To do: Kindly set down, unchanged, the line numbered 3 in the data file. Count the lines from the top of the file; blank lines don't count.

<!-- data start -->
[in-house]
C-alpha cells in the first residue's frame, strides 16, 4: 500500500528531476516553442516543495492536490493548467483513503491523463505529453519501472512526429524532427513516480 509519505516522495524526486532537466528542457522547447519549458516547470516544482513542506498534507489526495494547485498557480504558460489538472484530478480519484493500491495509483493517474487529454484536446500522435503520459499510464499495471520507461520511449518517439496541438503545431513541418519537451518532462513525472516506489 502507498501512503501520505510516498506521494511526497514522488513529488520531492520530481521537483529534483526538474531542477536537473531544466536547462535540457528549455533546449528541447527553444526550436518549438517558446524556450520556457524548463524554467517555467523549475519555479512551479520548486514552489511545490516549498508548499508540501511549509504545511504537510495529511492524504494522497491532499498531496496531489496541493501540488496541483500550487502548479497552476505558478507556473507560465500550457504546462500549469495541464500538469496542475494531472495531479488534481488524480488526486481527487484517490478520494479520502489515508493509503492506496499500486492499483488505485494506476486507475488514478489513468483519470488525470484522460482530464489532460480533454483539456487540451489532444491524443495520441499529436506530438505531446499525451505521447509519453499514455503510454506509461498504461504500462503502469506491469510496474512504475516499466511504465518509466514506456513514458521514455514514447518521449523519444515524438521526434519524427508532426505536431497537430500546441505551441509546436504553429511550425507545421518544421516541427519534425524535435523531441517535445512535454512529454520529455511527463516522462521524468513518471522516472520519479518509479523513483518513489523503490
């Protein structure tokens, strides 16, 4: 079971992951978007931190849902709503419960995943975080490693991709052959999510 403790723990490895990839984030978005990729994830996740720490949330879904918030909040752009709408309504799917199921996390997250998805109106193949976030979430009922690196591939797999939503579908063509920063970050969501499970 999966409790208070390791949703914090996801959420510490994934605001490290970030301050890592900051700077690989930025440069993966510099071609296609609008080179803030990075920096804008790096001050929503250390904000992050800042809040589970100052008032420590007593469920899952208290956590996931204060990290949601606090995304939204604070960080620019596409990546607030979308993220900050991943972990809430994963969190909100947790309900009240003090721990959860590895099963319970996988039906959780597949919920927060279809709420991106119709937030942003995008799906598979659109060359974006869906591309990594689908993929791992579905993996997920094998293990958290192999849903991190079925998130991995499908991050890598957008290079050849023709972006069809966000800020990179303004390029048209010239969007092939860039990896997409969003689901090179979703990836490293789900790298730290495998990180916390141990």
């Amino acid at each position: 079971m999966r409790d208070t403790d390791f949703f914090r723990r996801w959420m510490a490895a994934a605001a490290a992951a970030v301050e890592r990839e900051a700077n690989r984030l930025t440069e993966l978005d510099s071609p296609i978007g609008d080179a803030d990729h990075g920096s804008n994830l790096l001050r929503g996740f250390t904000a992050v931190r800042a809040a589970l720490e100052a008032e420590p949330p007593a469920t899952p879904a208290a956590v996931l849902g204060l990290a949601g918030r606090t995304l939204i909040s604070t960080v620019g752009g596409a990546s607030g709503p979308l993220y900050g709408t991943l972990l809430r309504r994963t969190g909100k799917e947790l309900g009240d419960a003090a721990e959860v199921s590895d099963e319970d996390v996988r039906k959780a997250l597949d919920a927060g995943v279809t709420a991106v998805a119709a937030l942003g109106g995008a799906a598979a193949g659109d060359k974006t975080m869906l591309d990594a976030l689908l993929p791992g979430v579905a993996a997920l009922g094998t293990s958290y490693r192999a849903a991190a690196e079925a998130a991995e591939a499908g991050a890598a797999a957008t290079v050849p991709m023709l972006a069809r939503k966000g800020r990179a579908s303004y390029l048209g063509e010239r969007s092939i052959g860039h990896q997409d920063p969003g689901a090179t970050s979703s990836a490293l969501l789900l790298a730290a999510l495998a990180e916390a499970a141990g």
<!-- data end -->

């Protein structure tokens, strides 16, 4: 079971992951978007931190849902709503419960995943975080490693991709052959999510 403790723990490895990839984030978005990729994830996740720490949330879904918030909040752009709408309504799917199921996390997250998805109106193949976030979430009922690196591939797999939503579908063509920063970050969501499970 999966409790208070390791949703914090996801959420510490994934605001490290970030301050890592900051700077690989930025440069993966510099071609296609609008080179803030990075920096804008790096001050929503250390904000992050800042809040589970100052008032420590007593469920899952208290956590996931204060990290949601606090995304939204604070960080620019596409990546607030979308993220900050991943972990809430994963969190909100947790309900009240003090721990959860590895099963319970996988039906959780597949919920927060279809709420991106119709937030942003995008799906598979659109060359974006869906591309990594689908993929791992579905993996997920094998293990958290192999849903991190079925998130991995499908991050890598957008290079050849023709972006069809966000800020990179303004390029048209010239969007092939860039990896997409969003689901090179979703990836490293789900790298730290495998990180916390141990």